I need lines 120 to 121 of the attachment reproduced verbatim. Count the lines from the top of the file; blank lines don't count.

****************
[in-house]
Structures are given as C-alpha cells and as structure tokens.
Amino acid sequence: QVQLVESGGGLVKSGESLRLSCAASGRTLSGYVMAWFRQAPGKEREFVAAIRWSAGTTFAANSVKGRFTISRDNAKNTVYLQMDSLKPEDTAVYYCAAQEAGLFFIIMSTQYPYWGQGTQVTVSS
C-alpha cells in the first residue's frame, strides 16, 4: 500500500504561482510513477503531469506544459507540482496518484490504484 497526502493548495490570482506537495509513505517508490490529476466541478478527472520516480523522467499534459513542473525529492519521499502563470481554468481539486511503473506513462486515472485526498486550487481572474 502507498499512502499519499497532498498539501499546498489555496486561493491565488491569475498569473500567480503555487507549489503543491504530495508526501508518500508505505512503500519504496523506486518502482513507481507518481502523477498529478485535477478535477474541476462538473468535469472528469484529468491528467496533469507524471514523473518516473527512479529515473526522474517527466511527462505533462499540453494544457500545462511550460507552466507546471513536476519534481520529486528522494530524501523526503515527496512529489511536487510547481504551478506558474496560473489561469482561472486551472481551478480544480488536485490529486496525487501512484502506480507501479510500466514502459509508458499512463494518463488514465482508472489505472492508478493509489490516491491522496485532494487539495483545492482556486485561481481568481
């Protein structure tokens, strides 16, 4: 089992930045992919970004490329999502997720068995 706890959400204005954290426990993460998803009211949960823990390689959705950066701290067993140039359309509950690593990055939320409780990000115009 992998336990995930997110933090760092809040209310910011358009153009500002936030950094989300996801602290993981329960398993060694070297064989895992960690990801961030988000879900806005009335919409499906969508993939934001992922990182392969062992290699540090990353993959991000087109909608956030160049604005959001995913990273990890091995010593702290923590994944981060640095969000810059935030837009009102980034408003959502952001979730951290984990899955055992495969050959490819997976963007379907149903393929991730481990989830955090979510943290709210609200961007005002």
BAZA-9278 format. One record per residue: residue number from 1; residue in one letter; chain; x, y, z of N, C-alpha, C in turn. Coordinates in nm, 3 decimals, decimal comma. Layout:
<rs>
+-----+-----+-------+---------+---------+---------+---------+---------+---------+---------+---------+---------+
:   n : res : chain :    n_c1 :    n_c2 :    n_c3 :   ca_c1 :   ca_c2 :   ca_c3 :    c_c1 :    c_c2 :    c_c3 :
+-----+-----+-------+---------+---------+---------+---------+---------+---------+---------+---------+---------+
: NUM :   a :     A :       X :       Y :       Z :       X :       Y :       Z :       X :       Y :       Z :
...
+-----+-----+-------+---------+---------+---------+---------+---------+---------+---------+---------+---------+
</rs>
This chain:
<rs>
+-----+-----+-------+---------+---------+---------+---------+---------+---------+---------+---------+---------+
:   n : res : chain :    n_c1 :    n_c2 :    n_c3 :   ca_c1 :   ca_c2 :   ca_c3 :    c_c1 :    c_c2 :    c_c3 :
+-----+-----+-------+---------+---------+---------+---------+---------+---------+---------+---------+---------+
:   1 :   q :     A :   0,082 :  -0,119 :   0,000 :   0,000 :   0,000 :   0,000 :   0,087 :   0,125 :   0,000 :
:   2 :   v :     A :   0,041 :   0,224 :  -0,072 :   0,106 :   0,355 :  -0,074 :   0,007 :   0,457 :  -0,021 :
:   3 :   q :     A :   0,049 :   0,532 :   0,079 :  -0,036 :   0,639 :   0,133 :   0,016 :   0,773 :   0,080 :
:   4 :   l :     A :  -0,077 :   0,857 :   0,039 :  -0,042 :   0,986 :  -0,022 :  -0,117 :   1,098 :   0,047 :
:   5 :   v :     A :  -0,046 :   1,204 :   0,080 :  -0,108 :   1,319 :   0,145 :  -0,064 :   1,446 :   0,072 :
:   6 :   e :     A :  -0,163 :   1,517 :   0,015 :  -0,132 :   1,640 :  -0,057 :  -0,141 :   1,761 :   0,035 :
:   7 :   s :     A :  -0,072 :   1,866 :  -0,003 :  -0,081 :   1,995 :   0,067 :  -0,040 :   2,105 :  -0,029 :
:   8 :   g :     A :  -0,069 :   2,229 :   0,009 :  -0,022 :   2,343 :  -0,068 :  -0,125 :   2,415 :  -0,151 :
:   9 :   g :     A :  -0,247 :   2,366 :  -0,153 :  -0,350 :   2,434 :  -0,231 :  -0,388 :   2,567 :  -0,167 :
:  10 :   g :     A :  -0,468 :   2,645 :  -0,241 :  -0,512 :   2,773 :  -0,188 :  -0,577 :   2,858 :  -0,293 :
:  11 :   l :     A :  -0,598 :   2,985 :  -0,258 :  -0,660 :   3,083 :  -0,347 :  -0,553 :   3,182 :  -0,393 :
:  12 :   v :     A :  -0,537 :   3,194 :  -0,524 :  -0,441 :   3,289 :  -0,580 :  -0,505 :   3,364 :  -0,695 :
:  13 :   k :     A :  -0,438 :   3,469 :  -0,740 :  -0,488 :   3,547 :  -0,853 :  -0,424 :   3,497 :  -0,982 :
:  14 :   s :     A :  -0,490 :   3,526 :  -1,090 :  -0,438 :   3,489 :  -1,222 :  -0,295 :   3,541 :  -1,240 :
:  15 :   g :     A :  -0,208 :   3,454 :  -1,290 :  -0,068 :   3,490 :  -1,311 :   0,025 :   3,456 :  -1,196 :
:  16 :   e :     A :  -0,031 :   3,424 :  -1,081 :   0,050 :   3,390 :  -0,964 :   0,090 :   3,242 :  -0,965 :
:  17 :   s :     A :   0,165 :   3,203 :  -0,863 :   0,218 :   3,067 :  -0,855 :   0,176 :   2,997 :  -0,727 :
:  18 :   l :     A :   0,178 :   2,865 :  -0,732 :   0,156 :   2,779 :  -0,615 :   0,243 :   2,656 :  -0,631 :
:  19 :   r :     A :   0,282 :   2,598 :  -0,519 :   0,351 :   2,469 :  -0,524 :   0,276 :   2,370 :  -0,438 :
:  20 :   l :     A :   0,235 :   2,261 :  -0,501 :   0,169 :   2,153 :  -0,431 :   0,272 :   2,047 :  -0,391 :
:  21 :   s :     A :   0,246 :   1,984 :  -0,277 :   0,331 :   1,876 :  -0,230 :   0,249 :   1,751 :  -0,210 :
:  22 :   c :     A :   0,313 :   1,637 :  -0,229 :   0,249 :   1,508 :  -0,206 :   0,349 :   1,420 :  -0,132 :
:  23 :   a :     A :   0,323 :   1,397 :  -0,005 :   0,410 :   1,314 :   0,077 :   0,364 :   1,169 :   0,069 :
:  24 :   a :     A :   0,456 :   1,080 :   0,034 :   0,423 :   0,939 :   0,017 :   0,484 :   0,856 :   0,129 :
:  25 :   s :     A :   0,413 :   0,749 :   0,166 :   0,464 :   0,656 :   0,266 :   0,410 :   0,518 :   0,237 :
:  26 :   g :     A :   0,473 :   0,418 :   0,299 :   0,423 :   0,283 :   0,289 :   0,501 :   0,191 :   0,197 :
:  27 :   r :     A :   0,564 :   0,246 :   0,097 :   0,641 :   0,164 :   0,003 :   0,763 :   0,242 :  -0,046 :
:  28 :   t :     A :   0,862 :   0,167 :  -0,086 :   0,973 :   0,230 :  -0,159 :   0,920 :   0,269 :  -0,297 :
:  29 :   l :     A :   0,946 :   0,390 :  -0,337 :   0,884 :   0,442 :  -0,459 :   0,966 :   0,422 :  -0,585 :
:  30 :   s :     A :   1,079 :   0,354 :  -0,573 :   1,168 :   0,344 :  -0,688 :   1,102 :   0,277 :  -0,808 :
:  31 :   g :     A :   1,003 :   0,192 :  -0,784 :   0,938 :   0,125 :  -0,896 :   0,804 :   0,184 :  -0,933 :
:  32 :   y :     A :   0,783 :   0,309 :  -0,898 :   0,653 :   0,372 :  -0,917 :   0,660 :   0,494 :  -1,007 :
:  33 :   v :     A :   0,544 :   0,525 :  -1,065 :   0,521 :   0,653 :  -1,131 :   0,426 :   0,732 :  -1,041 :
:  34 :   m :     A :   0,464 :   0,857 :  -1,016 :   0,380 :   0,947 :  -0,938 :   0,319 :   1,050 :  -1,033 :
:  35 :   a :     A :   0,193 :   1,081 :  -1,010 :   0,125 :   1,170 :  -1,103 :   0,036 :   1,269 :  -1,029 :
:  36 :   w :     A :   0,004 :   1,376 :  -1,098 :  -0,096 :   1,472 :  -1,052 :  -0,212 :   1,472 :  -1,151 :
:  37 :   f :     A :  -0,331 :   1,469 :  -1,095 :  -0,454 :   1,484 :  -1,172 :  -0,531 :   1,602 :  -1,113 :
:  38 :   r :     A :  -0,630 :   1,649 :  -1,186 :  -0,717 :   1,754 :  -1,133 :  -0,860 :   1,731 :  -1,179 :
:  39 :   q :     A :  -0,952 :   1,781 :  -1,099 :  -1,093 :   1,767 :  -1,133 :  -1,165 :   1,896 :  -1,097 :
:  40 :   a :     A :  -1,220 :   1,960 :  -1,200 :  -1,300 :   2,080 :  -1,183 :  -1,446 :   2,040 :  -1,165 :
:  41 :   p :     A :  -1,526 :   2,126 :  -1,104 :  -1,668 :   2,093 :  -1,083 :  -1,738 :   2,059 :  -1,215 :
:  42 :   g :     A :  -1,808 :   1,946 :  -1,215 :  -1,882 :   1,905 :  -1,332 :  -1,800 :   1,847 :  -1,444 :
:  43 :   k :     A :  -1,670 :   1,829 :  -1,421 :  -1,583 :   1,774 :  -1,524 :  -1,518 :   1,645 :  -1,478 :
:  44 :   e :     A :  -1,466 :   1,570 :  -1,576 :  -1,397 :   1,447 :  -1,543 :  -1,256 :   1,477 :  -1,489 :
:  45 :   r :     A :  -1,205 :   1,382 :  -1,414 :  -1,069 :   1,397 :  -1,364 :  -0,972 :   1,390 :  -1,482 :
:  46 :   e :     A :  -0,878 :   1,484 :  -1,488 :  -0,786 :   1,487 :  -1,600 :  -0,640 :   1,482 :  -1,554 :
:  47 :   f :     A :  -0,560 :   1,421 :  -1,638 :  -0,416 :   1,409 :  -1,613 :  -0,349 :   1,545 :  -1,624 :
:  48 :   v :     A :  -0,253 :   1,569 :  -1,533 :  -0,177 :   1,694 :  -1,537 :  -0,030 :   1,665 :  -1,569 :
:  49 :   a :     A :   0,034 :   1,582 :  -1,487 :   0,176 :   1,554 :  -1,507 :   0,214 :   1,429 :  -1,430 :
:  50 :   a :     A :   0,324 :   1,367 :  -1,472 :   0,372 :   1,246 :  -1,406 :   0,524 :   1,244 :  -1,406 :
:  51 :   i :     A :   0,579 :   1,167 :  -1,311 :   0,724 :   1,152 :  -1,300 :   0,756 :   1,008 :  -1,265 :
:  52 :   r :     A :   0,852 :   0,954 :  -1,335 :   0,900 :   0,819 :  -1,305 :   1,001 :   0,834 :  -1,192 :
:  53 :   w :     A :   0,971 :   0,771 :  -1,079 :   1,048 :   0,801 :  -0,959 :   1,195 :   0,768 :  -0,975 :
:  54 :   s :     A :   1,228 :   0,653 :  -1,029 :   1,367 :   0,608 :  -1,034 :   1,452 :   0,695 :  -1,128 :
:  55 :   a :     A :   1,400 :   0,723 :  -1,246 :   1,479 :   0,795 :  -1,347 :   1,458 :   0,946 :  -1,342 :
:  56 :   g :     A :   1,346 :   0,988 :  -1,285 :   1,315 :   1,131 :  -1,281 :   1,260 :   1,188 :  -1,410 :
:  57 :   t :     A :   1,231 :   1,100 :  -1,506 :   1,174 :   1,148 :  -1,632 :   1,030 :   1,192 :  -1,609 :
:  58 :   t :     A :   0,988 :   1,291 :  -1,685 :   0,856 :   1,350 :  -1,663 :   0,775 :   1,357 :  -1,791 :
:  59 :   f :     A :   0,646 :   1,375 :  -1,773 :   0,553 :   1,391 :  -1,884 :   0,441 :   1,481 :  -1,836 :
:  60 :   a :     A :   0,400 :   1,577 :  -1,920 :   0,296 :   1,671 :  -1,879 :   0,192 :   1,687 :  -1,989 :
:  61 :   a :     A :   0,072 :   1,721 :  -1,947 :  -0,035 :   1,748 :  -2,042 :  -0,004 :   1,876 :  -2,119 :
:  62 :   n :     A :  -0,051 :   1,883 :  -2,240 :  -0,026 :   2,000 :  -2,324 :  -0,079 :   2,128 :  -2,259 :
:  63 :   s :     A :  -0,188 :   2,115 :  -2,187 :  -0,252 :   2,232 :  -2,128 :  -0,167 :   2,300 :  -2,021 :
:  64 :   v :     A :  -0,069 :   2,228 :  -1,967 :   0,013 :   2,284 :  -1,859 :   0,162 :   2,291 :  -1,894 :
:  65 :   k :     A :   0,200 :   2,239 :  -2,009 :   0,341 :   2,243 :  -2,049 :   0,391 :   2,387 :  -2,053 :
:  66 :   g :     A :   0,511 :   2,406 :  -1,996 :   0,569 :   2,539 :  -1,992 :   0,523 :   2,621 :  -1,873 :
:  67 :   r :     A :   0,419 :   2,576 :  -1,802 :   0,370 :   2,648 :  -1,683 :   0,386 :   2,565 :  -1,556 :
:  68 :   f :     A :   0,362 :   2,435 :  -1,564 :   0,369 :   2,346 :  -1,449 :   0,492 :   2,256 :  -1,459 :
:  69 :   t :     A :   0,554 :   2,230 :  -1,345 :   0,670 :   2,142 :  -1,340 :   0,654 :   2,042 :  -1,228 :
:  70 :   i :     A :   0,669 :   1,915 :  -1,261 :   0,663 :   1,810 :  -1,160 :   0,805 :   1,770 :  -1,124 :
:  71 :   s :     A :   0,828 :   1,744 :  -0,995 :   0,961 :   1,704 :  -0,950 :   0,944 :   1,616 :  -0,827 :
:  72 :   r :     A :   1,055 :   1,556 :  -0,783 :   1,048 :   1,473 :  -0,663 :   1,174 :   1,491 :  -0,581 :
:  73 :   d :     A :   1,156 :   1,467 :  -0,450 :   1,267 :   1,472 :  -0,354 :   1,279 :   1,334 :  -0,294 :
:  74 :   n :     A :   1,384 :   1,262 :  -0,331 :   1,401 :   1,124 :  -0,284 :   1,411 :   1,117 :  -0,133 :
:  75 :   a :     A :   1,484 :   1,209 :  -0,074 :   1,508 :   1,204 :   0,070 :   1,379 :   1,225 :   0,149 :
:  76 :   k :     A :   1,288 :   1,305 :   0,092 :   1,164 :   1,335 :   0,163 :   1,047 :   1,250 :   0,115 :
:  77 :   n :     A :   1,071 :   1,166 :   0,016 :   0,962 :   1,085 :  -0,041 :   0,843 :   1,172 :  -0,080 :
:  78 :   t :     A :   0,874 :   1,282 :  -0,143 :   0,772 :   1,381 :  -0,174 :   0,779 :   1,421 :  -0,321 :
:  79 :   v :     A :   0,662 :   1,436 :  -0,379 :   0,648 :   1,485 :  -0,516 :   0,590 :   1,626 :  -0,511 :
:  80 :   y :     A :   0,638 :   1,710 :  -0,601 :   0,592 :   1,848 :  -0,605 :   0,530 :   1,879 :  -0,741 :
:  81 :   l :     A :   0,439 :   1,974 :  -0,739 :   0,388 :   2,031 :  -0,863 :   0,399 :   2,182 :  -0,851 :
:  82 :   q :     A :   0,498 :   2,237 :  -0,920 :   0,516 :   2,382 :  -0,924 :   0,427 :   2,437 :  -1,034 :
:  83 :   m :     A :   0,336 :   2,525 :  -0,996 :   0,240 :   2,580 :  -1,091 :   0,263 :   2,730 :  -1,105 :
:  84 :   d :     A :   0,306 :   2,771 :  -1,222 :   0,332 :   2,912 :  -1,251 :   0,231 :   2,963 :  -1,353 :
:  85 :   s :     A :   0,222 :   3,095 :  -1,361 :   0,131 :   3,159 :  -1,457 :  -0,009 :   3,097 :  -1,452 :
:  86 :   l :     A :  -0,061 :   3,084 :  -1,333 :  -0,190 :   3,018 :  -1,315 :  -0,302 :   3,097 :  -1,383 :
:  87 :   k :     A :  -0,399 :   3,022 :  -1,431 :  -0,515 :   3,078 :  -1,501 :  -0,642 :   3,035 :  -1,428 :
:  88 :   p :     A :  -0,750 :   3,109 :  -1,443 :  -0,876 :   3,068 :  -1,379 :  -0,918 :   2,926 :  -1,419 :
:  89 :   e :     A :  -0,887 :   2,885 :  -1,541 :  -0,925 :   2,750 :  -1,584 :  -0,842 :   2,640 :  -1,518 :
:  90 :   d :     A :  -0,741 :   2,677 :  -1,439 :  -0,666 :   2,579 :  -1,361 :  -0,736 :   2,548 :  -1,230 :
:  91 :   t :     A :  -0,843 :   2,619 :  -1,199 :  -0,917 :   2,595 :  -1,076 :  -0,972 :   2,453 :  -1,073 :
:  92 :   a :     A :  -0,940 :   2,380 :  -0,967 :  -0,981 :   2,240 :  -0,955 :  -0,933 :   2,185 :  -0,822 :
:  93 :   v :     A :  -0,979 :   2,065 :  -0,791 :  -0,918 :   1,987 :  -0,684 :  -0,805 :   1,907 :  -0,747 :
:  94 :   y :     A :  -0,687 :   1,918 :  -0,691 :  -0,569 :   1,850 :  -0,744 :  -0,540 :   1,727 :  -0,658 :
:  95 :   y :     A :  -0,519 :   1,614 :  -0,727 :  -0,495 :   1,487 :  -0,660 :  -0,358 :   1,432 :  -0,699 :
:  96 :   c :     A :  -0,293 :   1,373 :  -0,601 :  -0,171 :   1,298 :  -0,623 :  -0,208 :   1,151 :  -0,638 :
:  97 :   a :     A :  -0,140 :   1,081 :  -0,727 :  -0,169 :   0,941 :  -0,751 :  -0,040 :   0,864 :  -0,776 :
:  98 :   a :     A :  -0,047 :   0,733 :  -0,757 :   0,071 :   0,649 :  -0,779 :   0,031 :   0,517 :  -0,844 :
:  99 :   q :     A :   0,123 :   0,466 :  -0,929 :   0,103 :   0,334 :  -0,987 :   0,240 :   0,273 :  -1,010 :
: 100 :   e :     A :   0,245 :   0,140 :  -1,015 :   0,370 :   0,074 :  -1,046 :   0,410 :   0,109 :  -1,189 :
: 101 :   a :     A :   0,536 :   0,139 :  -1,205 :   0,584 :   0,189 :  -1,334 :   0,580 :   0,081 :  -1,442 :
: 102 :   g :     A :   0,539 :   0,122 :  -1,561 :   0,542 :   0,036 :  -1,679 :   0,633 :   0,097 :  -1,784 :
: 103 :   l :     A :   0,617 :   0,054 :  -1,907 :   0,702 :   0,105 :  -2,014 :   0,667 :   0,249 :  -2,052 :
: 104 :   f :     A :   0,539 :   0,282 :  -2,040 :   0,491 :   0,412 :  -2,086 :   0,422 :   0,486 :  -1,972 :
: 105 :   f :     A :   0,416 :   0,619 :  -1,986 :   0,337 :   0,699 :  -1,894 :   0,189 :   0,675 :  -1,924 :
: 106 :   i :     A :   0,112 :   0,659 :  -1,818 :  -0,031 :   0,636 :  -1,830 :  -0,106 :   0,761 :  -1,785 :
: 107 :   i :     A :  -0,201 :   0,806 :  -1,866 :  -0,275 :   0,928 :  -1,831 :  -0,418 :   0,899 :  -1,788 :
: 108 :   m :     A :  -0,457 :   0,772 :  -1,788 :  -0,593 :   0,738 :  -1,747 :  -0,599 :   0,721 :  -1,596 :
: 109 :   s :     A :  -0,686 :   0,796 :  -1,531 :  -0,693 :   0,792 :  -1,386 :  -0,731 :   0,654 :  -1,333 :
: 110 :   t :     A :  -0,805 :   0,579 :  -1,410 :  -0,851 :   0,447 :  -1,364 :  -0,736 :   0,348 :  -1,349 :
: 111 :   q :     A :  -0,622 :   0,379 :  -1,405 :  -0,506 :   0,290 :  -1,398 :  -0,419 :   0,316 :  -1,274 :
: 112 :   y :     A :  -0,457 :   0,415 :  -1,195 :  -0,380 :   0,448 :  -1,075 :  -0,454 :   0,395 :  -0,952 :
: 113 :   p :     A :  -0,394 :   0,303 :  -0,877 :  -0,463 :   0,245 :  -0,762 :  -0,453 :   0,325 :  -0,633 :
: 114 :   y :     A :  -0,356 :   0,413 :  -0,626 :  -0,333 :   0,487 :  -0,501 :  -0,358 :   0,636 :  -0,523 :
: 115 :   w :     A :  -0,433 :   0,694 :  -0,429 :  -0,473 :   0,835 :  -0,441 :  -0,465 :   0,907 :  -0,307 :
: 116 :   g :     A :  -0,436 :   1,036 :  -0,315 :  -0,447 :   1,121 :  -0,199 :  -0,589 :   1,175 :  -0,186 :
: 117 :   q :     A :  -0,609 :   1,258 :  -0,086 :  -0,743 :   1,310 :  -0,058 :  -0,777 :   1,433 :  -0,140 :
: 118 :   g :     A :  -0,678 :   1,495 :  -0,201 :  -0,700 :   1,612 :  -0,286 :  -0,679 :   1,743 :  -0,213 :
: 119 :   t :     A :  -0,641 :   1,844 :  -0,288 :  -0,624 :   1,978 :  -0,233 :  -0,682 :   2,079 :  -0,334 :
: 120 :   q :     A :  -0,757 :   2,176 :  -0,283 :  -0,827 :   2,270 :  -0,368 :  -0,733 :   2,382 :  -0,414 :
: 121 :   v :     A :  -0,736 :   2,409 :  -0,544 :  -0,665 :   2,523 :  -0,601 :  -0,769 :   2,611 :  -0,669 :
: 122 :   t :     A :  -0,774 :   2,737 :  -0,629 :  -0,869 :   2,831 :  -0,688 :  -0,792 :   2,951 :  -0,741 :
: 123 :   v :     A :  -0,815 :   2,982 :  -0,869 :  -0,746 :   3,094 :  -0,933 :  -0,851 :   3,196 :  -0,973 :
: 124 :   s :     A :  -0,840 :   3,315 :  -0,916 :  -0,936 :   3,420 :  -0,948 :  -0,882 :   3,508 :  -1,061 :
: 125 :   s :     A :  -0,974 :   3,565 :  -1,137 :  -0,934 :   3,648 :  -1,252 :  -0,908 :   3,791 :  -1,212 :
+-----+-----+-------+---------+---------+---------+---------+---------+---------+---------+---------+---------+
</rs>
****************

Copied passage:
: 101 :   a :     A :   0,536 :   0,139 :  -1,205 :   0,584 :   0,189 :  -1,334 :   0,580 :   0,081 :  -1,442 :
: 102 :   g :     A :   0,539 :   0,122 :  -1,561 :   0,542 :   0,036 :  -1,679 :   0,633 :   0,097 :  -1,784 :